Voters Across Missouri Approve Local Marijuana Tax Ballot Measures

“Today’s votes show that hundreds of communities in every corner of the Show-Me-State want to be part of one of Missouri’s newest and most flourishing industries.”

By Rudi Keller, Missouri Independent

Marijuana will soon be more expensive in dozens of municipalities around the state following Tuesday’s elections where almost all of the local sales tax measures passed handily.

Many voters around the state saw an extra question on their ballots, asking if they wanted to add a 3 percent tax to marijuana and other items sold by dispensaries to recreational users. In all but a handful of cases, the measure passed handily.

Voters in Kansas City, St. Louis and Columbia all approved their ballot questions, as did Jackson County, St. Louis County and Boone County.

Springfield and Greene County are the most populous areas that did not have a marijuana tax measure on the ballot. Greene County Presiding Commissioner Bob Dixon told KY3 in February that local officials had decided a crowded ballot, plus a wait-and-see approach to look at initial sales, led to the decision to wait.

In St. Louis County, the new tax passed in 32 of the 36 cities where it was on the ballot, failing in Charlack, Flordell Hills, Northwoods and Velda. It passed in each of the 12 municipalities where it was on the ballot in Jackson County, as well as in four smaller cities of Boone County.

The Joplin Globe reported that voters authorized new taxes countywide in Jasper and Newton counties, as well as in a handful of municipalities within both counties where it appeared on the ballot.

The 3 percent local tax is in addition to the 6 percent state tax on sales of recreational marijuana authorized when voters passed Amendment 3 legalizing marijuana in November.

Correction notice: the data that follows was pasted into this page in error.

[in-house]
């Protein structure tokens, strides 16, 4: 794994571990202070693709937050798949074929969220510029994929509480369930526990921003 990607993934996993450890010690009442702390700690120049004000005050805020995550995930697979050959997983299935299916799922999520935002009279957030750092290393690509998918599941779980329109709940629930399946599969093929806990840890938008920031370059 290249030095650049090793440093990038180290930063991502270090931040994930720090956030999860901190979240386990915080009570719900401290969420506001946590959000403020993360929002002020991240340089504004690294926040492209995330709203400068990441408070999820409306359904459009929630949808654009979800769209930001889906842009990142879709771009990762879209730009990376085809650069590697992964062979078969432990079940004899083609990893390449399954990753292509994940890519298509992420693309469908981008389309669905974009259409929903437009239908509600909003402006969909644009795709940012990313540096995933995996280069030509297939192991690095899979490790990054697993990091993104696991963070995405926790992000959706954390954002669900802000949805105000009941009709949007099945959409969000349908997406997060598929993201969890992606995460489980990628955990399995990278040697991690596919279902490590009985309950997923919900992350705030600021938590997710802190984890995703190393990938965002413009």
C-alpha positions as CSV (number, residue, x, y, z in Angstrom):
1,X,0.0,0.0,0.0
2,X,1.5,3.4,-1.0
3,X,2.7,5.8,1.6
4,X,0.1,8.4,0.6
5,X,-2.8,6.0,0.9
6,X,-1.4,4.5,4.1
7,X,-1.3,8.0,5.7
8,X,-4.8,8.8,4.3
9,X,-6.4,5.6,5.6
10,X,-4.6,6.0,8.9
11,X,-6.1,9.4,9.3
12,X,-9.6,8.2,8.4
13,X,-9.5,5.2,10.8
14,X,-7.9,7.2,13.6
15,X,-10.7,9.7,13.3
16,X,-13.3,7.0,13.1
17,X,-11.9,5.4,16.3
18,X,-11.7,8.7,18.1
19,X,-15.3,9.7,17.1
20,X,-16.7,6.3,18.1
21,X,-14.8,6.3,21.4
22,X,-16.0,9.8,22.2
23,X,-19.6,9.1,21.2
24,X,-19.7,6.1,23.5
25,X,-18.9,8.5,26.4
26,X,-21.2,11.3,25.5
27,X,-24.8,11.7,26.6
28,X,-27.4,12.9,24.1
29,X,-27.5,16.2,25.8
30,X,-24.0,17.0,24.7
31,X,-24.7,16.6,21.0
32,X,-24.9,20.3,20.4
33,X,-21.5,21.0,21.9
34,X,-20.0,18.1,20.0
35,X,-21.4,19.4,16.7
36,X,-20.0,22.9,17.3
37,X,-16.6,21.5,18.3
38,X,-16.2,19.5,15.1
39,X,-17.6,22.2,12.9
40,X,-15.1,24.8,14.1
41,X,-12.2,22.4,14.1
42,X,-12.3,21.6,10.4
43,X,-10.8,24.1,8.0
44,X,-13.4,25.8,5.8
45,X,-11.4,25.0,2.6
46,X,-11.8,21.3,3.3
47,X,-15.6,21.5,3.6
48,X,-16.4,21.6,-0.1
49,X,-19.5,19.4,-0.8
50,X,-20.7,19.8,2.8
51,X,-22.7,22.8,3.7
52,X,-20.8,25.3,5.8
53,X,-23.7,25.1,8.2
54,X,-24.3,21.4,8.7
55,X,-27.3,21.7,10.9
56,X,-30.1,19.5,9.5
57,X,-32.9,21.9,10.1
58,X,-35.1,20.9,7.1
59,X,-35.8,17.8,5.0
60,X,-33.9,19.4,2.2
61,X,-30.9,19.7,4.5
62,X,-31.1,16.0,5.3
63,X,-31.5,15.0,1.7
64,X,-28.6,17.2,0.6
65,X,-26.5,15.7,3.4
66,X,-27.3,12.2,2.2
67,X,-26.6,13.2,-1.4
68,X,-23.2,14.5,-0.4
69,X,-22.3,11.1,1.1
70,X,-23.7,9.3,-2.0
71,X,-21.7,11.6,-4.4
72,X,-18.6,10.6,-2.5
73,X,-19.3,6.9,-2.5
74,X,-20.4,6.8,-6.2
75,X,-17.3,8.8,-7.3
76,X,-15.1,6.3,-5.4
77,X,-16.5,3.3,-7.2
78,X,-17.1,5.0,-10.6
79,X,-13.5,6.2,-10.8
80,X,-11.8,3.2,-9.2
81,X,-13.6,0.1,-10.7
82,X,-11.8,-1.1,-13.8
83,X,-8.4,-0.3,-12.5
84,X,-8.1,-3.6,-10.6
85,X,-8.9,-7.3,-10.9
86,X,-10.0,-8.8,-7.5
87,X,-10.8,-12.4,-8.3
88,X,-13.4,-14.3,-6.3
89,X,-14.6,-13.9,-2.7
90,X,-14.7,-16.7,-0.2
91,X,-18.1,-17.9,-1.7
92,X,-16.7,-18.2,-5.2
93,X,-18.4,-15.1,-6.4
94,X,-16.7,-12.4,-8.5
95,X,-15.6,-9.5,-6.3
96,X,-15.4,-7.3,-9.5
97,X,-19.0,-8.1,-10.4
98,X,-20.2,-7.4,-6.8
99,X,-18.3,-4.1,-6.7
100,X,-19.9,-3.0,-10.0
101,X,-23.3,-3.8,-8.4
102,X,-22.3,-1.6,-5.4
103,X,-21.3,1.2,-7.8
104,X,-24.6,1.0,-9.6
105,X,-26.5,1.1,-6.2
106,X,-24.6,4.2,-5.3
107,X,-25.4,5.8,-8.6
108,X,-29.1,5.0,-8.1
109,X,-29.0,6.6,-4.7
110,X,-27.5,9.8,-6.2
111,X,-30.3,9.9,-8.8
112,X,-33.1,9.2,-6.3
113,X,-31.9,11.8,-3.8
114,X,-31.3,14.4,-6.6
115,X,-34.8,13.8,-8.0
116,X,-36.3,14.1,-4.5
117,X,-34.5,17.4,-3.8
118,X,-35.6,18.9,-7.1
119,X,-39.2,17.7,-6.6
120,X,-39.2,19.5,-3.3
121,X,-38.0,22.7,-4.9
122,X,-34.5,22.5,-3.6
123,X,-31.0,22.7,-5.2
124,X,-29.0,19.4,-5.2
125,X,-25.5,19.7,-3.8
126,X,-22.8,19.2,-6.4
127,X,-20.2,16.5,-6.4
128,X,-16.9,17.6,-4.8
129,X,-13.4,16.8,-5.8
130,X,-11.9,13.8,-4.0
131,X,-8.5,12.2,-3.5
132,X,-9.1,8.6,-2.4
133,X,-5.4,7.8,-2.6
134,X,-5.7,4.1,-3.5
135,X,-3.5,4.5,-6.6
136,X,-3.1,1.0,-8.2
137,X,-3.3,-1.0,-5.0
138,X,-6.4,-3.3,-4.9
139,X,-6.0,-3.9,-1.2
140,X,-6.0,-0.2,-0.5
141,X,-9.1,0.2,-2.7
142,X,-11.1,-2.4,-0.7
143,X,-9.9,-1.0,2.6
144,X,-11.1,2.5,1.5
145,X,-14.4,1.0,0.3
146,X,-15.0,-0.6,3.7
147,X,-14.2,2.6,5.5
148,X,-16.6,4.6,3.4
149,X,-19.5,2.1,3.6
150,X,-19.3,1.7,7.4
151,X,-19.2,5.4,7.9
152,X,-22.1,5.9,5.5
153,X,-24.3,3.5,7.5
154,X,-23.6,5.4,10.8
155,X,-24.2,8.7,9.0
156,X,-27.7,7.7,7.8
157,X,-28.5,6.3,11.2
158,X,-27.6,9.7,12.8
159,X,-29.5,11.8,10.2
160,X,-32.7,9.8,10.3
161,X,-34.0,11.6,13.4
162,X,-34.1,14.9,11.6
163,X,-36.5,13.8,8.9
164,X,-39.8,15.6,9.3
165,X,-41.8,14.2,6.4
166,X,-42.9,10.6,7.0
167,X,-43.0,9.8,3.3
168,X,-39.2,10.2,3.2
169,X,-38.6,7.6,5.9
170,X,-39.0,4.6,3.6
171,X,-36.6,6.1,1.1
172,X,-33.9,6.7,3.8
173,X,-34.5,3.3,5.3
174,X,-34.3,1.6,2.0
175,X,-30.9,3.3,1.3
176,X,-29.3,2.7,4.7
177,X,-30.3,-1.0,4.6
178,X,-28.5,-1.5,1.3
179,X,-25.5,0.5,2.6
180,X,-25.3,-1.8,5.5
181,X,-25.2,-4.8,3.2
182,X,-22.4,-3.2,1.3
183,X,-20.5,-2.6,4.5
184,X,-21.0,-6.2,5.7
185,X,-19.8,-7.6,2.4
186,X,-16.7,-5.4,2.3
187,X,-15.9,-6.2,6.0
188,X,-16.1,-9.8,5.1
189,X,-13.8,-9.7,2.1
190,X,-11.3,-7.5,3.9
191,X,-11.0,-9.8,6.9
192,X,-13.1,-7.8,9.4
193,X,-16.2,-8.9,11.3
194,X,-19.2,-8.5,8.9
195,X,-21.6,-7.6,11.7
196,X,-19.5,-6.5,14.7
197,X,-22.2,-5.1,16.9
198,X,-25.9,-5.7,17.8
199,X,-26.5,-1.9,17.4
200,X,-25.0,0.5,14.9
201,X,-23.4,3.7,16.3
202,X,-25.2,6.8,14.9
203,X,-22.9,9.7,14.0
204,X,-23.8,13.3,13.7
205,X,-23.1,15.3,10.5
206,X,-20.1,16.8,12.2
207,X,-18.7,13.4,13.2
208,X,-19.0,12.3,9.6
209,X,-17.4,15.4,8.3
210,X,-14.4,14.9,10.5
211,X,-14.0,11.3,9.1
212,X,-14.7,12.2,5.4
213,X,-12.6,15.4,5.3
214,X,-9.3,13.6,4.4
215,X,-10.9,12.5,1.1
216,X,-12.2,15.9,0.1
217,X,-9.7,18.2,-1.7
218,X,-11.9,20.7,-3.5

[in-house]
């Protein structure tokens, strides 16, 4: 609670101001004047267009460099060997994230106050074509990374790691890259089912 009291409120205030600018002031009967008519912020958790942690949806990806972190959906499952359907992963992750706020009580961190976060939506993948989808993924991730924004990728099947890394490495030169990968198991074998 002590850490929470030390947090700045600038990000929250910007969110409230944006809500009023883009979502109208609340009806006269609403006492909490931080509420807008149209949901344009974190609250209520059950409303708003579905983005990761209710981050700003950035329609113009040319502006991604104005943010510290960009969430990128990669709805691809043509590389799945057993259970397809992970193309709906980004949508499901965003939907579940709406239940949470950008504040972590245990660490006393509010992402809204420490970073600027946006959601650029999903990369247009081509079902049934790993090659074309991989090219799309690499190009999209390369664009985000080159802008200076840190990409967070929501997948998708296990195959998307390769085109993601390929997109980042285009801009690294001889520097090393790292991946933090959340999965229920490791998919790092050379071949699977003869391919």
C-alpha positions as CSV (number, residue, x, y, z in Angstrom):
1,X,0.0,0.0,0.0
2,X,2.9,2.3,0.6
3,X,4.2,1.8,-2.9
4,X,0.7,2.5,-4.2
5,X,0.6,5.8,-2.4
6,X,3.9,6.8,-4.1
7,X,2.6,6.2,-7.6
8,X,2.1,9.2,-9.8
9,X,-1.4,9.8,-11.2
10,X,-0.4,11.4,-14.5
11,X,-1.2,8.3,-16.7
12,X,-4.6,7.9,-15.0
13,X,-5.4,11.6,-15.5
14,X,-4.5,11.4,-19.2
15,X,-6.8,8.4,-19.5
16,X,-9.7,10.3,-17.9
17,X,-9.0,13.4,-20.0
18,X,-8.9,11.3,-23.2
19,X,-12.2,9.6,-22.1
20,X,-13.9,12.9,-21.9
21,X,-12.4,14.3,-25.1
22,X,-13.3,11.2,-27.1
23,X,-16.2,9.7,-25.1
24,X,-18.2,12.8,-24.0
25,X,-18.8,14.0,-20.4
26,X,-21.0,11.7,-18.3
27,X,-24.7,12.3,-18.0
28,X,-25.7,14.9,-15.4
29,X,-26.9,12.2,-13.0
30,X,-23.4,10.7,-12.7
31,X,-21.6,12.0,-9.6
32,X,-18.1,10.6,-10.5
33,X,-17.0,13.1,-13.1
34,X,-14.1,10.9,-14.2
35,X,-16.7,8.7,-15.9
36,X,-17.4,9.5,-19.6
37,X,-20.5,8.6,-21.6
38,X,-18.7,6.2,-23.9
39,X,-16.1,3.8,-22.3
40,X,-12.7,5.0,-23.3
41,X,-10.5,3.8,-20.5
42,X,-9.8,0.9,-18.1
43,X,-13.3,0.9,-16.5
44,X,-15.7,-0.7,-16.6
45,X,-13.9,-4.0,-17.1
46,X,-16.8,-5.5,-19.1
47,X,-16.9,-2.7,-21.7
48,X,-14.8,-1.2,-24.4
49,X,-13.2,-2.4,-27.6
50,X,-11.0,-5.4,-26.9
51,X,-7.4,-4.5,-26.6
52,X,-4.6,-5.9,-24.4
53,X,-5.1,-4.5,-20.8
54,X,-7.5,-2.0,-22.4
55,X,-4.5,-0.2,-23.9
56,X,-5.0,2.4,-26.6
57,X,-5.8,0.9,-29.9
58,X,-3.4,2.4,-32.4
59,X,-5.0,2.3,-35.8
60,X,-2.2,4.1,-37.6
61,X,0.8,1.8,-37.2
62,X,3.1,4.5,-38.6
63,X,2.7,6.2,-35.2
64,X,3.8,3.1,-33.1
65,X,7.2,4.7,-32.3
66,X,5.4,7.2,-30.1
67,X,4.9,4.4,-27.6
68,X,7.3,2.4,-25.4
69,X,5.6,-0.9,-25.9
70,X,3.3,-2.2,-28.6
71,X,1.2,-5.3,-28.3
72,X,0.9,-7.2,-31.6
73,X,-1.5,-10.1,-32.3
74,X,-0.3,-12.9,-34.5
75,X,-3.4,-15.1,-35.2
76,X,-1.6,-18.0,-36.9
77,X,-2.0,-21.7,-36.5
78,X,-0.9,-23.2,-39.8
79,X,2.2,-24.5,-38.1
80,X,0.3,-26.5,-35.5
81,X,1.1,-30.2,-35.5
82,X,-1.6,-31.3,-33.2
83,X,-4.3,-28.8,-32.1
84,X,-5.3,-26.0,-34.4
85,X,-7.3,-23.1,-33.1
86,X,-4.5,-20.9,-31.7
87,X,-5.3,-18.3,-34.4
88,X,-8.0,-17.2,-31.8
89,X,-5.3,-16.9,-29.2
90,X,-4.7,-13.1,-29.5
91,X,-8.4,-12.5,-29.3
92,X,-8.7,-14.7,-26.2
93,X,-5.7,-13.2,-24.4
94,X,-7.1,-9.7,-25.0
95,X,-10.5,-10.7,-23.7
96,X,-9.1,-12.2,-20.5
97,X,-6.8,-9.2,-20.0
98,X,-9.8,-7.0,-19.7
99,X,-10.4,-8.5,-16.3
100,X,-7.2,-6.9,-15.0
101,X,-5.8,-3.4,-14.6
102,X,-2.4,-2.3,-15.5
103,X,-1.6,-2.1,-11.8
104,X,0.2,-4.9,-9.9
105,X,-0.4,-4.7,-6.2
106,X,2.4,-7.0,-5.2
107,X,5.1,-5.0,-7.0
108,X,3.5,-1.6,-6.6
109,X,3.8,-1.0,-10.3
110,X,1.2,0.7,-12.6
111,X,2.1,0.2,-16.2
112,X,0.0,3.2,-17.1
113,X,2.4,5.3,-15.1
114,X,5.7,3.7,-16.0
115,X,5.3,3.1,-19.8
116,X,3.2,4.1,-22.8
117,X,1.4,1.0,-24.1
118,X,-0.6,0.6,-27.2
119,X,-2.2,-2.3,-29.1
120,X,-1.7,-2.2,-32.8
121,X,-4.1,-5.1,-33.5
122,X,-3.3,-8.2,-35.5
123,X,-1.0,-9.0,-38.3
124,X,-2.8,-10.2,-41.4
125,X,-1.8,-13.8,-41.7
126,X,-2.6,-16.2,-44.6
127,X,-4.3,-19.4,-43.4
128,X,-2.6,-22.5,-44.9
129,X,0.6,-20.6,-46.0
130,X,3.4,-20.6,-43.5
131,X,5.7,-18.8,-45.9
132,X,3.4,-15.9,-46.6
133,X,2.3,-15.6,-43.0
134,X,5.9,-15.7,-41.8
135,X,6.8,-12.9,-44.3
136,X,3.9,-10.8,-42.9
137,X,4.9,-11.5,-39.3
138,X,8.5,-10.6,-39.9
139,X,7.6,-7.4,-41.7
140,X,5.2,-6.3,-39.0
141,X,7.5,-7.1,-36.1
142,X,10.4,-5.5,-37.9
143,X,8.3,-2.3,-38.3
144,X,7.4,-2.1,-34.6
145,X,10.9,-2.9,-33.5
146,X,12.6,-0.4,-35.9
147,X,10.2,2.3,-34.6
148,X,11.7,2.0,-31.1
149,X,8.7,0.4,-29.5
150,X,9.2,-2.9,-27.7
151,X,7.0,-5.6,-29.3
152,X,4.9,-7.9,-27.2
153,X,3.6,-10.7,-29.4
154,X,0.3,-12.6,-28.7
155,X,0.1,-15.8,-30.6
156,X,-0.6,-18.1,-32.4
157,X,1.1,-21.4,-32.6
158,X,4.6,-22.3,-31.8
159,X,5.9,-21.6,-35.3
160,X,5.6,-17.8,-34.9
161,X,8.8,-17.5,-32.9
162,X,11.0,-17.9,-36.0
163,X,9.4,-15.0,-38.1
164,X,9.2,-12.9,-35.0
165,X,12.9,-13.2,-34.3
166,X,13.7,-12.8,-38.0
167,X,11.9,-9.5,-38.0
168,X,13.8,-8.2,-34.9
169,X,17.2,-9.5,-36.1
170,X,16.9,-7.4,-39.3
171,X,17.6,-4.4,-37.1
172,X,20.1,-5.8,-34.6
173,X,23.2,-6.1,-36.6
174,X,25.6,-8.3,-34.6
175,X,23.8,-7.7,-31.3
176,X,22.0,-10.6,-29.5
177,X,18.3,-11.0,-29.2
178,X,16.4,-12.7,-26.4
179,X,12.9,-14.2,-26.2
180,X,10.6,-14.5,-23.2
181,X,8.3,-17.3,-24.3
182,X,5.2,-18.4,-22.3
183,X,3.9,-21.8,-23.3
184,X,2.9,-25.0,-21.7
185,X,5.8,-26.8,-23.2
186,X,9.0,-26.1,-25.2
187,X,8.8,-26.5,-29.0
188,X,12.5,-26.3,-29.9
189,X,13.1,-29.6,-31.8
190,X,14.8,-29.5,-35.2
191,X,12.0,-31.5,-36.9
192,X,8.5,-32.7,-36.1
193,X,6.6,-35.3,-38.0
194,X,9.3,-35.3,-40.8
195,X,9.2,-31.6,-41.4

The local tax does not apply to sales under the medical use laws passed in 2018. Sales of medical marijuana are taxed at 4 percent by the state.

The taxes are in addition to general state and local sales taxes, which can run as high as 10 percent.

The Missouri Cannabis Trade Association, in a statement issued Tuesday night by Executive Director Andrew Mullins, said the high rate of passage for the ballot measures shows cities across the state welcome legal marijuana sales. The association did not have a comprehensive list of all locations where ballot measures were before voters.

There were more than $100 million in sales in the first month after legal sales began, Mullins said.

“Missouri’s adult use marijuana program is already drawing national and international acclaim as one of the most customer-friendly in the nation and today’s votes show that hundreds of communities in every corner of the Show-Me-State want to be part of one of Missouri’s newest and most flourishing industries,” Mullins said.

The new revenue will be used in St. Louis to target communities where marijuana law enforcement had the biggest impacts on economic opportunity and where lack of capital locked people out of the medical marijuana program, St. Louis Mayor Tishaura Jones said in a statement issued after the city passed the tax with almost 63 percent of the vote.

“I am ready to continue working alongside the new board to use this funding to address historic wrongs in our communities and strengthen neighborhoods across our city,” Jones said.

Under the provisions of the constitution, and unlike other local sales taxes, city and county marijuana sales taxes cannot be stacked. A county marijuana sales tax only applies to dispensaries in unincorporated areas and cannot be charged within municipal boundaries.

“We read it as they are not stackable,” Boone County Presiding Commissioner Kip Kendrick said. “We know that the drafters of the amendment meant for it not to be stackable.”

There is at least one dispensary operating outside of the limits of any city in Boone County, but Kendrick said the tax hike was placed on the ballot to have it in place at the same time it was added in the county’s municipalities.

“We felt that it was important for everything to appear on the ballot with other municipalities and while Amendment 3 was still fresh in everyone’s mind,” Kendrick said.

This story was first published by Missouri Independent.

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